SBA Issues Affiliate Rules for Paycheck Protection ProgramApril 6, 2020
The SBA has issued guidance on the affiliation rules (the (“Guidance”) applicable to the implementation of the Paycheck Protection Program (“PPP”). For purposes of determining the number of employees of an applicant to the PPP (which requires an applicant to have no more than 500 employees), the applicant must include employees of “affiliates” as determined under four tests which are a subset of the existing SBA affiliate rules, and largely based upon the ability of one party to control another.
The four tests to determine whether affiliation based on control applies include (1) affiliation based on ownership, (2) affiliation arising under stock options, convertible securities, and agreements to merge, (3) affiliation based on management, and (4) affiliation based on identity of interest (collectively, the “Affiliation Rules”).
- Affiliation Based on Ownership:
- A concern is an affiliate of an individual, concern, or entity that owns or has the power to control more than 50% of the concern’s voting equity. The SBA’s Compliance Guide interpreting this affiliation rule indicates that where Company A owns a majority of the voting stock of Companies B, C and D, Company A has the power to control Companies B, C and D. Accordingly, the companies are all affiliated and the number of employees of all four companies will be aggregated in determining the size of any one of them. Where no individual, concern or entity is found to control the applicant, the SBA will generally deem the governing body or management to be in control of the concern.
- Affiliation Arising under Stock Options, Convertible Securities, and Agreements to Merge:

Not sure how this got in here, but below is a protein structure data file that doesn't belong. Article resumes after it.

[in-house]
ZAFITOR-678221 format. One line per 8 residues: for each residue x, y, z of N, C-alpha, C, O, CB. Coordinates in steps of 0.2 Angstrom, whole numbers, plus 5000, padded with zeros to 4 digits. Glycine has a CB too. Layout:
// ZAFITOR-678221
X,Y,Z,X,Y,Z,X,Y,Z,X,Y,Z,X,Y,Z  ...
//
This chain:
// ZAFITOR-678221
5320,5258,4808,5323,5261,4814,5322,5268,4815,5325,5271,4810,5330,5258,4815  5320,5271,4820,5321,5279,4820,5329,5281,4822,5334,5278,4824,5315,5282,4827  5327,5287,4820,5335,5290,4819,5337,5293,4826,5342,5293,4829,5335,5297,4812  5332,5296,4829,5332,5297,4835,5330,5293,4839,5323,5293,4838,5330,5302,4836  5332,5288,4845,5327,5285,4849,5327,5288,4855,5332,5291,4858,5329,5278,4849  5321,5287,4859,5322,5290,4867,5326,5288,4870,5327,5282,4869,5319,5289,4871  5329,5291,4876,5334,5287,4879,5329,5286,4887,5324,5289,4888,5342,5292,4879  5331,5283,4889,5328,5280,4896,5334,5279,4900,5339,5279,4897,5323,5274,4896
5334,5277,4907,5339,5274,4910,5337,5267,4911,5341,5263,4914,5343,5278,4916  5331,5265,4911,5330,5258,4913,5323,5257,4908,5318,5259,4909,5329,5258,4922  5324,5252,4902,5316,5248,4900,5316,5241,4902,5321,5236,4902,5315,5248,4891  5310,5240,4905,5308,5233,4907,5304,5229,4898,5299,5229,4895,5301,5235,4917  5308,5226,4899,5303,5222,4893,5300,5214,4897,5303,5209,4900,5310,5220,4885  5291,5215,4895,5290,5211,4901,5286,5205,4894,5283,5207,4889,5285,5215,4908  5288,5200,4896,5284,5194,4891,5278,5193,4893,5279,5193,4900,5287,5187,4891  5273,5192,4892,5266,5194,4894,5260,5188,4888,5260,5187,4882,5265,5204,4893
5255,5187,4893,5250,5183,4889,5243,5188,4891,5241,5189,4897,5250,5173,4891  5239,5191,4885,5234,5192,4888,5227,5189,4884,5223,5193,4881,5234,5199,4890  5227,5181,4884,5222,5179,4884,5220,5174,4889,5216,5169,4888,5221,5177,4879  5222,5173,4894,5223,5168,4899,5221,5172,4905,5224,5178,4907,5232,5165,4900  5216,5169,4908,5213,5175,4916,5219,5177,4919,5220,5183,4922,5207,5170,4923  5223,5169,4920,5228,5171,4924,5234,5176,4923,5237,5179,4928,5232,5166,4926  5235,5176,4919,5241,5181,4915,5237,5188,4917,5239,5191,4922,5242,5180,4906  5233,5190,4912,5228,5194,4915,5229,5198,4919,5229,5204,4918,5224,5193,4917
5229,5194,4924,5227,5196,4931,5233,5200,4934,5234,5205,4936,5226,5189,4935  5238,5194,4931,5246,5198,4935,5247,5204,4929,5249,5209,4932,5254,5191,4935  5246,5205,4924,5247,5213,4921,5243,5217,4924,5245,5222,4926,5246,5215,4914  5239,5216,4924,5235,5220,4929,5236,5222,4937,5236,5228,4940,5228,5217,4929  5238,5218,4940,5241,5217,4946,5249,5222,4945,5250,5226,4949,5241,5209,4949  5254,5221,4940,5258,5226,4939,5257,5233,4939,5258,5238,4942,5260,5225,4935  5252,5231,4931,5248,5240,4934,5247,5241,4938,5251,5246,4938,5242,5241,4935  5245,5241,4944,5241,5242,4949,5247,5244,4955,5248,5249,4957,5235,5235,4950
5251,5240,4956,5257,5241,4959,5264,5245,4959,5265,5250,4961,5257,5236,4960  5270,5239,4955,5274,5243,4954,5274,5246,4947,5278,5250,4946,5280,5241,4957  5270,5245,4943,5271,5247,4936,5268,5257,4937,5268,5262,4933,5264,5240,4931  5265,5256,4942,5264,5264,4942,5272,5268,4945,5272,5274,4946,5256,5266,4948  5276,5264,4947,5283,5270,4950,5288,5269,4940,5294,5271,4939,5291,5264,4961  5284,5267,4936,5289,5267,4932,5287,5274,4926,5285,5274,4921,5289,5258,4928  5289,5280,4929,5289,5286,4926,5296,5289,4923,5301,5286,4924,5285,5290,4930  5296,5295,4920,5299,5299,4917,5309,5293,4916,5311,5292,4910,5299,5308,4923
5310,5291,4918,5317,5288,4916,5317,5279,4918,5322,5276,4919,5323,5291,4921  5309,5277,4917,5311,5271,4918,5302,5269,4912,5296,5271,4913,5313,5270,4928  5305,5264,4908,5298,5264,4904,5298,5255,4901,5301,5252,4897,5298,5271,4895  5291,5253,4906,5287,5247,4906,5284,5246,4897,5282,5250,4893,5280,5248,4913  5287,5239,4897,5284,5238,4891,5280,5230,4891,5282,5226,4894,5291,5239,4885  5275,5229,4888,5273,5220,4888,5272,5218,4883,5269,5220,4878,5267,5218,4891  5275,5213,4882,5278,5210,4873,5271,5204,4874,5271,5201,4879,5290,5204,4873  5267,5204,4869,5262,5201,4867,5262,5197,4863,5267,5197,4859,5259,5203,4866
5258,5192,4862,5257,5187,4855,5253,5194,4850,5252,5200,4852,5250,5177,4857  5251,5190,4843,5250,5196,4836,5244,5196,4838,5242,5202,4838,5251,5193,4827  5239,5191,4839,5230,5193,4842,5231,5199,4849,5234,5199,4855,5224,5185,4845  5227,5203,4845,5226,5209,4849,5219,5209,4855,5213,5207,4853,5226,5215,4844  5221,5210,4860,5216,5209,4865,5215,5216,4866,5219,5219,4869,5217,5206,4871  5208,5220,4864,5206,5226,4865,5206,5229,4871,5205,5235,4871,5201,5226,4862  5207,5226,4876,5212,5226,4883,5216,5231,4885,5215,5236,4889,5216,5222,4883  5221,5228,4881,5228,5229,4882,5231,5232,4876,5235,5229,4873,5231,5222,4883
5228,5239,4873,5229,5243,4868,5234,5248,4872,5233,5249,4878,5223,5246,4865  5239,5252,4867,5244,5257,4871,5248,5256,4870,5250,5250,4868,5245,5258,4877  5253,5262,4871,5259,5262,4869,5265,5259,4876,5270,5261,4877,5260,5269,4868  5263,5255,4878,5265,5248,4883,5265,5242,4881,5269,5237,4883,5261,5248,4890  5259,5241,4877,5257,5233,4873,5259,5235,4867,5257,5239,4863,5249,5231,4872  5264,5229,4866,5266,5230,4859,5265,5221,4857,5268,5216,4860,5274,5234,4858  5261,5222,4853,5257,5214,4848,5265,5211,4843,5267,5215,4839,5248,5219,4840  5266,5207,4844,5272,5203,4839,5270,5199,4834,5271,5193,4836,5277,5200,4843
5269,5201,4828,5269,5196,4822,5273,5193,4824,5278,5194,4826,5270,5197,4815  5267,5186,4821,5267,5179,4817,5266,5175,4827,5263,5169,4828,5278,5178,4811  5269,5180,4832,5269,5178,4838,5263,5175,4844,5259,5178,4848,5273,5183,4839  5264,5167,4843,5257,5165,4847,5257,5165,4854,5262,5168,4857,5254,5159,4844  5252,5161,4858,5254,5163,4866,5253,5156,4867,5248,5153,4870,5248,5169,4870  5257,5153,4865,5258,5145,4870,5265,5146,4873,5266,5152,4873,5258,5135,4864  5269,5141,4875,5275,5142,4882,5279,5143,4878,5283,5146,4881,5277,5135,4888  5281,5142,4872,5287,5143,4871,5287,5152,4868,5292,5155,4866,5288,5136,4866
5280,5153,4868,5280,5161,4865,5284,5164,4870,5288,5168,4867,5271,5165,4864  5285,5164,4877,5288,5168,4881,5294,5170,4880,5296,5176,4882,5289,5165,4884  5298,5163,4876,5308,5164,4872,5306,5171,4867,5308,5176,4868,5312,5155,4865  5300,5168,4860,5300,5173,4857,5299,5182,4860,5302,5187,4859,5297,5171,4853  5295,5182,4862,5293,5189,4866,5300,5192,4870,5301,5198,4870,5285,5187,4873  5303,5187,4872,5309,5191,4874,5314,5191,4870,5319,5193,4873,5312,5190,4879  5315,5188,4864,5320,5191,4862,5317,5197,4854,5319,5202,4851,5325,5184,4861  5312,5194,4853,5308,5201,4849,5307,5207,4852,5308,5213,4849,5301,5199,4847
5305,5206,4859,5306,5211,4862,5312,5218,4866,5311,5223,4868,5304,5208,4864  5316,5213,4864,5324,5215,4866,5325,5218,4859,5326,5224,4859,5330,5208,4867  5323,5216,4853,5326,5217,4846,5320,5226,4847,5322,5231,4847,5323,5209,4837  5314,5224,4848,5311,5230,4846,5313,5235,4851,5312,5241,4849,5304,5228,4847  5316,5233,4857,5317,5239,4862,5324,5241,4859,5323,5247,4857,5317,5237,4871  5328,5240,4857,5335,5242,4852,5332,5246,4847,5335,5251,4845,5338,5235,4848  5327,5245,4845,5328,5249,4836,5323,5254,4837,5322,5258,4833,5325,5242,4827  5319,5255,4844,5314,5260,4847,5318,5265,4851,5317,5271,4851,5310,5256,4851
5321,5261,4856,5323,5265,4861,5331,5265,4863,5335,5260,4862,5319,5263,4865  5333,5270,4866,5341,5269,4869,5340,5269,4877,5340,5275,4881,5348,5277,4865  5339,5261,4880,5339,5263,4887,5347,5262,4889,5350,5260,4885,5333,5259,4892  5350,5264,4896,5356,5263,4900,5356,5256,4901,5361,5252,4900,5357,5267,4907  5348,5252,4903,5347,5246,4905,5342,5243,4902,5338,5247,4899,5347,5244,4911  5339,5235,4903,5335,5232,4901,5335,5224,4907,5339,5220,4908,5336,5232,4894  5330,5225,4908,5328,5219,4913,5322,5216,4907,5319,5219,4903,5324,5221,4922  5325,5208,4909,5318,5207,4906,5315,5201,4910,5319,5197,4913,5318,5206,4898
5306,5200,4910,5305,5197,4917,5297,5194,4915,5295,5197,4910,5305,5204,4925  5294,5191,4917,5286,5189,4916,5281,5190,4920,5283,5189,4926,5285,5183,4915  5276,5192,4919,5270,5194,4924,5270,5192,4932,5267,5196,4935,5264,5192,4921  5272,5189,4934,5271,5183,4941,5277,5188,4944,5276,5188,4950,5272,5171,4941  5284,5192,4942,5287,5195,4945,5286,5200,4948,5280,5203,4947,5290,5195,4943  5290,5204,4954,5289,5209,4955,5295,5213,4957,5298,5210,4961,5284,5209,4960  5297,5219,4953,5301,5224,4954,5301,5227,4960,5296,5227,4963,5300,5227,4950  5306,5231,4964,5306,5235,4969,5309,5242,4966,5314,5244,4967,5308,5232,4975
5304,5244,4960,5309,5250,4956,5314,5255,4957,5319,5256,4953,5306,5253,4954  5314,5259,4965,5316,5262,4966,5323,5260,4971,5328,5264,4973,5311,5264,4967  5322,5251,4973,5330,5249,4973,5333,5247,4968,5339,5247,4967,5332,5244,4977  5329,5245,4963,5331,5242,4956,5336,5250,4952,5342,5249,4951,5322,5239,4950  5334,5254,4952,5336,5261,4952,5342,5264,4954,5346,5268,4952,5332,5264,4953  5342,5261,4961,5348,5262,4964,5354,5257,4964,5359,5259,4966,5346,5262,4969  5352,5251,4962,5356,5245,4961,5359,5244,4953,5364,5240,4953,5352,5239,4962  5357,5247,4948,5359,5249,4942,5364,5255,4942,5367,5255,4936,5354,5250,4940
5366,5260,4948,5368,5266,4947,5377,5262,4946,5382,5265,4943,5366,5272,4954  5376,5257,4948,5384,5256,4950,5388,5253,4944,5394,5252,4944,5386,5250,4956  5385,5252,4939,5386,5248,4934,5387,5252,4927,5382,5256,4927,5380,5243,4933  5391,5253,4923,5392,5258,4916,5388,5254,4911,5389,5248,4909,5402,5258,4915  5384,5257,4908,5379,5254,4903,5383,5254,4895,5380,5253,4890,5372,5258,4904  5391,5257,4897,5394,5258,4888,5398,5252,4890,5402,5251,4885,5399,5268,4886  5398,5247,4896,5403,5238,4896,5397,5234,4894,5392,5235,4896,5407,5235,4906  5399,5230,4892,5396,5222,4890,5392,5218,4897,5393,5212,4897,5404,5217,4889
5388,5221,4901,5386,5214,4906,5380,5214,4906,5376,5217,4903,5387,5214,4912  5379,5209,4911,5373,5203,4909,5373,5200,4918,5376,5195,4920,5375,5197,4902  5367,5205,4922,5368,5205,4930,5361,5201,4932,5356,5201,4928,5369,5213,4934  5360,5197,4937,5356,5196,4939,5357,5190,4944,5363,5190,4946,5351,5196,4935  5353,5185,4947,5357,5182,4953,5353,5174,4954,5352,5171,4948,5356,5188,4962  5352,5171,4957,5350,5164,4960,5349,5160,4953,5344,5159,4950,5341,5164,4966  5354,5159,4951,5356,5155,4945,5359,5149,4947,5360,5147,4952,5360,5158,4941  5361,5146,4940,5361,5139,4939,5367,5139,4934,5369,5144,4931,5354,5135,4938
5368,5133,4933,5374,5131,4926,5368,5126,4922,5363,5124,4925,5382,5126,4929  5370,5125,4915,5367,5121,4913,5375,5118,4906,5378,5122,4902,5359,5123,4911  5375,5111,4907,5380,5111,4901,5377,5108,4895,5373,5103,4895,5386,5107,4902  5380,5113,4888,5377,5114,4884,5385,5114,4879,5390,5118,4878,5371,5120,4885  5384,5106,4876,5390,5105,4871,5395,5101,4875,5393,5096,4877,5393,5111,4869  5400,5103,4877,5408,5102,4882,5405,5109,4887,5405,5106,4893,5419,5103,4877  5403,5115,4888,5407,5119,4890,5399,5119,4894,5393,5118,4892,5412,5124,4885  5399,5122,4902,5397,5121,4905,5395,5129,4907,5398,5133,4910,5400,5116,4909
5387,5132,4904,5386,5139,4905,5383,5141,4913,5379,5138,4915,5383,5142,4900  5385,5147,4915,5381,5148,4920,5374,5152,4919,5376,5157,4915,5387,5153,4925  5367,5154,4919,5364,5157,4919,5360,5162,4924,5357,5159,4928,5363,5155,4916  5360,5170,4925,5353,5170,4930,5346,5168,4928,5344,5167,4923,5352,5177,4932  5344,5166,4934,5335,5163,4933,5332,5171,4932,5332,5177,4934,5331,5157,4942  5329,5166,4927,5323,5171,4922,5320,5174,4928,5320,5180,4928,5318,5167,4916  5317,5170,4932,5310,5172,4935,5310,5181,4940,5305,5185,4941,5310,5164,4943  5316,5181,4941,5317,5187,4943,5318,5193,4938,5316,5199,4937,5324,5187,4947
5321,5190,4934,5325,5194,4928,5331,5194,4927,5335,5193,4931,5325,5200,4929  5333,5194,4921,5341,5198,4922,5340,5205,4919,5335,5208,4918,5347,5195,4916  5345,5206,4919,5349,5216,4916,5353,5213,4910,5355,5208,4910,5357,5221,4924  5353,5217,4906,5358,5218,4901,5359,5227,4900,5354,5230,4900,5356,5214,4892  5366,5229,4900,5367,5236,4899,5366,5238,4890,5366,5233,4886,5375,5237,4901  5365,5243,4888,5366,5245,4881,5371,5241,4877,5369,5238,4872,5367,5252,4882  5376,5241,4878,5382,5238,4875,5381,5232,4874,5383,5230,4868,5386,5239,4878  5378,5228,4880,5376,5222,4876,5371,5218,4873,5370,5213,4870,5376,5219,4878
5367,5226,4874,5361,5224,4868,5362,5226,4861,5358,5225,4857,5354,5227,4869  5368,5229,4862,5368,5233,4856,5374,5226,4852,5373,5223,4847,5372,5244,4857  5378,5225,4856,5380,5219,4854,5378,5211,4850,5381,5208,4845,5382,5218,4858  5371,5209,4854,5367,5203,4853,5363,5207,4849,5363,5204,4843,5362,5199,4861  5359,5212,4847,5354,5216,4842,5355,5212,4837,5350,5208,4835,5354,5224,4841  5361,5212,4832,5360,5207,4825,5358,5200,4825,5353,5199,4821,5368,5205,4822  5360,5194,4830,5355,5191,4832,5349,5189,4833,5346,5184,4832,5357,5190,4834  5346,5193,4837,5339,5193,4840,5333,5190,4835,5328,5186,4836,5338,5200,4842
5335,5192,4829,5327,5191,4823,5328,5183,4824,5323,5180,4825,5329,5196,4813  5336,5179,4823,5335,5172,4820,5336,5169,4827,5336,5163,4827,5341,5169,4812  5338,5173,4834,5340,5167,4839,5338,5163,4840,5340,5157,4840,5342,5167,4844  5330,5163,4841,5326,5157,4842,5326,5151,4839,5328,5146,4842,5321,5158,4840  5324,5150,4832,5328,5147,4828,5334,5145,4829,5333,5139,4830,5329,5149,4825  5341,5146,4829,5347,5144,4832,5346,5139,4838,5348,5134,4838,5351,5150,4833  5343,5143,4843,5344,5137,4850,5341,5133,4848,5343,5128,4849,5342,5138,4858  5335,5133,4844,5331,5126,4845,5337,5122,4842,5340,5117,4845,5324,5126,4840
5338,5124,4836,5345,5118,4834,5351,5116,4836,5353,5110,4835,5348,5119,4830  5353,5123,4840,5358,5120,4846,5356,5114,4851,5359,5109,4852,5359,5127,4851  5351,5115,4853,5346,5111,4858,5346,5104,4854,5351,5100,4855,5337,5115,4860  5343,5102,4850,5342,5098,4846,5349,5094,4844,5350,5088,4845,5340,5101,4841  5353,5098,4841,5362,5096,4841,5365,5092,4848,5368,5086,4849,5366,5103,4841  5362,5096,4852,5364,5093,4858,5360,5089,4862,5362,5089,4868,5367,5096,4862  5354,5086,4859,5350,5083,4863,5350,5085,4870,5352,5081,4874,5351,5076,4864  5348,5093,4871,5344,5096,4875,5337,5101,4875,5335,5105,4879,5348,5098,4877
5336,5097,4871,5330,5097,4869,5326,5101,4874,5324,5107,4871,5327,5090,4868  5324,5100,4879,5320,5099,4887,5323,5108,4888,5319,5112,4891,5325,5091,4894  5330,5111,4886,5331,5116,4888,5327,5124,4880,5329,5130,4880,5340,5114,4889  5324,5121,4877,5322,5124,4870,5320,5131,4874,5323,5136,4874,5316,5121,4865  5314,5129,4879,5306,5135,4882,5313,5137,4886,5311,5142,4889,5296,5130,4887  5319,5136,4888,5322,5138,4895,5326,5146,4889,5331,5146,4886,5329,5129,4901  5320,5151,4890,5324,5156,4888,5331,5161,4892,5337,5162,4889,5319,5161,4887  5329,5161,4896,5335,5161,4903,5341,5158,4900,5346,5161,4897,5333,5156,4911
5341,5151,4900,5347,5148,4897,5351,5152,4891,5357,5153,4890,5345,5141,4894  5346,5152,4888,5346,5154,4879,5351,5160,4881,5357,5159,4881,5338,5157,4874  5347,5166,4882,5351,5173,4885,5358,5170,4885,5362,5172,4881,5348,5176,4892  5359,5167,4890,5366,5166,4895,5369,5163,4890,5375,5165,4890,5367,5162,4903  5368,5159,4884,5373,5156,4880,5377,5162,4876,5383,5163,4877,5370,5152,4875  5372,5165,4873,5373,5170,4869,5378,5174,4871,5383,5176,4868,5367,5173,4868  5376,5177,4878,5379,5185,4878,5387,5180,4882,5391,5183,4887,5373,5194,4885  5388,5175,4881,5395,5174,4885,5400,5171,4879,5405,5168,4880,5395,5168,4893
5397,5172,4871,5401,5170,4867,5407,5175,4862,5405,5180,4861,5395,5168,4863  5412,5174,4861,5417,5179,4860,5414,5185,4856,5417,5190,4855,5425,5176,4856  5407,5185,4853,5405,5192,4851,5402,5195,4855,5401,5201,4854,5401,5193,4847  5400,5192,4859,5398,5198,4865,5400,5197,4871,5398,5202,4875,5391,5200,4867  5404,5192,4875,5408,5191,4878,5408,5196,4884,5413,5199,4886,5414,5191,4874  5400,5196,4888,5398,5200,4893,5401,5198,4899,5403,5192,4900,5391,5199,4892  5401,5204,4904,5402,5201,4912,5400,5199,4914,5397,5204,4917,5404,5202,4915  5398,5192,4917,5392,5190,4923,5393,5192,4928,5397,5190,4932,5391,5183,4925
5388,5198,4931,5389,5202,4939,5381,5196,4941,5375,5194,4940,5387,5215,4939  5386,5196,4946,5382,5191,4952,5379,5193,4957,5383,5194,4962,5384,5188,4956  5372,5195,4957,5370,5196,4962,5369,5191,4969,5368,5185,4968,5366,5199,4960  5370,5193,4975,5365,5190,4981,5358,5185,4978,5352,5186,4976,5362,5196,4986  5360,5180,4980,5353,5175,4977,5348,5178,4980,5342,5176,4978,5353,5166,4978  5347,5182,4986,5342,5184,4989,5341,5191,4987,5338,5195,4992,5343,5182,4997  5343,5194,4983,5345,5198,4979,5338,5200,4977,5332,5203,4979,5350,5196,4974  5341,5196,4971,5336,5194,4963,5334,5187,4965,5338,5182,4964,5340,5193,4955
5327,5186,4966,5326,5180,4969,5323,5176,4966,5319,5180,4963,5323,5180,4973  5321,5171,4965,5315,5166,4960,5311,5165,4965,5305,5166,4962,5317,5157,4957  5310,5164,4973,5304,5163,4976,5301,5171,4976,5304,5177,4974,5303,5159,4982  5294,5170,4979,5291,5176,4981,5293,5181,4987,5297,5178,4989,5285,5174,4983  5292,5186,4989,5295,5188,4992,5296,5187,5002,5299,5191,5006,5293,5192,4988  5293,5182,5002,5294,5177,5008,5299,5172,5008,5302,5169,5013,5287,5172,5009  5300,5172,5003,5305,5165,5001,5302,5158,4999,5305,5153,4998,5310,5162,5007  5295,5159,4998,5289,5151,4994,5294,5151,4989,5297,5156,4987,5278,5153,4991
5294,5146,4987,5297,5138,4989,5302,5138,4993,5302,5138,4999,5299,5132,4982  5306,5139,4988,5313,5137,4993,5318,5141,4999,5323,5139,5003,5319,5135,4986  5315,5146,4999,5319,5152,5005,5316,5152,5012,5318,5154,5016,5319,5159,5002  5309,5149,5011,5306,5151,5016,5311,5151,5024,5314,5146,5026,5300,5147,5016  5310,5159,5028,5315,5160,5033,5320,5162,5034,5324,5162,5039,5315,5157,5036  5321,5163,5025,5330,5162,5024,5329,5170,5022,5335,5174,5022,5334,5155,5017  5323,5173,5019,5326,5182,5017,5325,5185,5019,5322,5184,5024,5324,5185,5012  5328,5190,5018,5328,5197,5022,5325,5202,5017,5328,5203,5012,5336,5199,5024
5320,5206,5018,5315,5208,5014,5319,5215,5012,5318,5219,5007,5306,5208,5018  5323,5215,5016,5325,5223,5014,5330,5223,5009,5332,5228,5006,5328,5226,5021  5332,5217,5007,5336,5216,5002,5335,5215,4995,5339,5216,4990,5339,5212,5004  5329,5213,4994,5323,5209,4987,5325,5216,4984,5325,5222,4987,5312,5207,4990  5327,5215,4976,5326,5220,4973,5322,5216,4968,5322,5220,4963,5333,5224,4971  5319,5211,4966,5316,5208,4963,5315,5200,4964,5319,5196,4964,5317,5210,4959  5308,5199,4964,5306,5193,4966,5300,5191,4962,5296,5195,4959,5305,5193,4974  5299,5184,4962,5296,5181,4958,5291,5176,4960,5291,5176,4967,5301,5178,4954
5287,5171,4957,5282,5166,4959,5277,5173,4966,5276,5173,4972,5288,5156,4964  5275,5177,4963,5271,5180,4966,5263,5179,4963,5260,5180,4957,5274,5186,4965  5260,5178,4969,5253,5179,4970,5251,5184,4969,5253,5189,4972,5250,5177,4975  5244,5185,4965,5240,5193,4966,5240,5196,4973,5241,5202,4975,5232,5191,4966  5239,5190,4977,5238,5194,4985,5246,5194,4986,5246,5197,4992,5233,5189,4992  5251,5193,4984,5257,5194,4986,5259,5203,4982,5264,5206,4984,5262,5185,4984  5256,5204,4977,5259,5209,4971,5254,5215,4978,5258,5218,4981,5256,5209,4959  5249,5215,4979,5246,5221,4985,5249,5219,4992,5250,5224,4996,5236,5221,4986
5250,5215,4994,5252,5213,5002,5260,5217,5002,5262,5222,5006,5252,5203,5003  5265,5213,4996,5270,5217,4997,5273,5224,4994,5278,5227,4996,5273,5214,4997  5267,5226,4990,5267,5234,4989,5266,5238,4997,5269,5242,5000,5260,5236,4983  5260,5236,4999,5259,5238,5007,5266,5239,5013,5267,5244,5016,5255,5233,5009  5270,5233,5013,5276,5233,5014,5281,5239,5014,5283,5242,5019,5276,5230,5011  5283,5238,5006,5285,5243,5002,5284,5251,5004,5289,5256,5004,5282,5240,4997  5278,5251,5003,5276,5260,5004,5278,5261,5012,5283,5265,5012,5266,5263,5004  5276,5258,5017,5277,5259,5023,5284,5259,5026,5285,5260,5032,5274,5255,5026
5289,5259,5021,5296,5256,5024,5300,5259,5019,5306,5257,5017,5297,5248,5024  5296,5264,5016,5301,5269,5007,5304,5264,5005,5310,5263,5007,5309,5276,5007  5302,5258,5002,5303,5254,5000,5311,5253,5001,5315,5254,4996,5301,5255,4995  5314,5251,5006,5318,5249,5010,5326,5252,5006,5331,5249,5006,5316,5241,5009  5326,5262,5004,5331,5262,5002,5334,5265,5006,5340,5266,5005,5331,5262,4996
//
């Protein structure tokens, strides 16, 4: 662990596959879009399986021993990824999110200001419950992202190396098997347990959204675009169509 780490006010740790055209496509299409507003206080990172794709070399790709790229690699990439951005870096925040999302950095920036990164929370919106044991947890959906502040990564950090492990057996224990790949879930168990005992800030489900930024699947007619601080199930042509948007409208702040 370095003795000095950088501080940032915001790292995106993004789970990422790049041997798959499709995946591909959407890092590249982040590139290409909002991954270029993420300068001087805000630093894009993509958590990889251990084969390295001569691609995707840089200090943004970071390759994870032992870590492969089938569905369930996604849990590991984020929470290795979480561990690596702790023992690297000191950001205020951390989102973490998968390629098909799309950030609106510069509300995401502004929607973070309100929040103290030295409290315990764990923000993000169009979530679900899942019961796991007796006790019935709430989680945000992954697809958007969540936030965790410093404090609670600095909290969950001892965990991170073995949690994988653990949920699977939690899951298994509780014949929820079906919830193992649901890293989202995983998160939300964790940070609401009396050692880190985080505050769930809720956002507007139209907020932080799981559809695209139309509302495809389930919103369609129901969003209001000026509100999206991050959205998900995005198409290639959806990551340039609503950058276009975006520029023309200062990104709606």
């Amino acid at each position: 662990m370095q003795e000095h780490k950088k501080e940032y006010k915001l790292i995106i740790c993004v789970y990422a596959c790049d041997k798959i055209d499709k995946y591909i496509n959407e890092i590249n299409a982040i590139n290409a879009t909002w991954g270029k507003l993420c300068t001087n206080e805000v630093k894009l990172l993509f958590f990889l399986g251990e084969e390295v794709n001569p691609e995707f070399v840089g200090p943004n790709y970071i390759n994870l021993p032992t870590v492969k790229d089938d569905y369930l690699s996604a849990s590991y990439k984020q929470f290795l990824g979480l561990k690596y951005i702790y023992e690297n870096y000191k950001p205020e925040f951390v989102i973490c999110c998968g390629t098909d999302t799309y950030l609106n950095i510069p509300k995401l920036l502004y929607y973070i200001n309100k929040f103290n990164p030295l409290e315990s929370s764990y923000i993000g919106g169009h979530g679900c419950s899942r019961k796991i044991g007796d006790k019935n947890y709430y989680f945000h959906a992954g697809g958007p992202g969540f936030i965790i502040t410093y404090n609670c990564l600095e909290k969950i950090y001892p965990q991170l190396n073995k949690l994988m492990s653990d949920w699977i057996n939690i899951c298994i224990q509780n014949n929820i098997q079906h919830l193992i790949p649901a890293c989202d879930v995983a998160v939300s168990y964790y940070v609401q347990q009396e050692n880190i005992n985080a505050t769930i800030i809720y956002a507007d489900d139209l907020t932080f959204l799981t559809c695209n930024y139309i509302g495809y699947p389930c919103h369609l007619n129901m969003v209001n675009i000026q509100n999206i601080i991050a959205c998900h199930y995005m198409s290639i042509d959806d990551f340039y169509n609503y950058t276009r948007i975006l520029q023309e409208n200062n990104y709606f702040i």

- In determining size, the SBA considers all equity derivative securities to have been exercised, unless subject to conditions precedent which are incapable of fulfillment, speculative, conjectural or unenforceable or where probability of exercise is remote.
- Affiliation Based on Management:
- Affiliation arises when (a) an officer or director of the applicant also controls the management of one or more other concerns, (b) a single individual, concern, or entity that controls the Board of Directors or management of one concern also controls the Board of Directors or management of one of more other concerns, and (c) where a single individual, concern or entity controls the management of the applicant concern through a management agreement.
- Affiliation Based on Identity of Interest:
- Affiliation is presumed when there is an identity of interest between close relatives with identical or substantially identical business or economic interests, however, this presumption is rebuttable.
With respect to religious organizations, interim rules issued by the SBA provide that the relationship of a faith-based organization to another is not considered an affiliation with the other if the relationship is based on a religious teaching or belief or otherwise constitutes a part of the exercise of religion.
The Guidance confirms that the Affiliation Rules are waived with respect to (1) any business concern with not more than 500 employees that, as of the date on which the loan is disbursed, is assigned a NAICS code beginning with 72; (2) a franchise that is assigned a franchise identifier code by the SBA; and (3) any business concern that receives financial assistance under the Small Business Investment Act of 1958.
The Affiliation Rules clarify that all employees in a consolidated corporate group must be aggregated to determine if any member of the group is eligible to apply for a loan under the PPP. The Affiliation Rules based on common management or identity of interest are more complex and require analysis of an applicant’s particular services. Those companies that do not qualify to apply for a PPP loan due to the Affiliation Rules may wish to consider the mid-sized company loan program under the CARES Act, which is available to certain business concerns with between 500 and 10,000 employees.
We are here to help answer specific questions and offer advice on your options. Feel free to contact any member of our Corporate & Business Group.PDF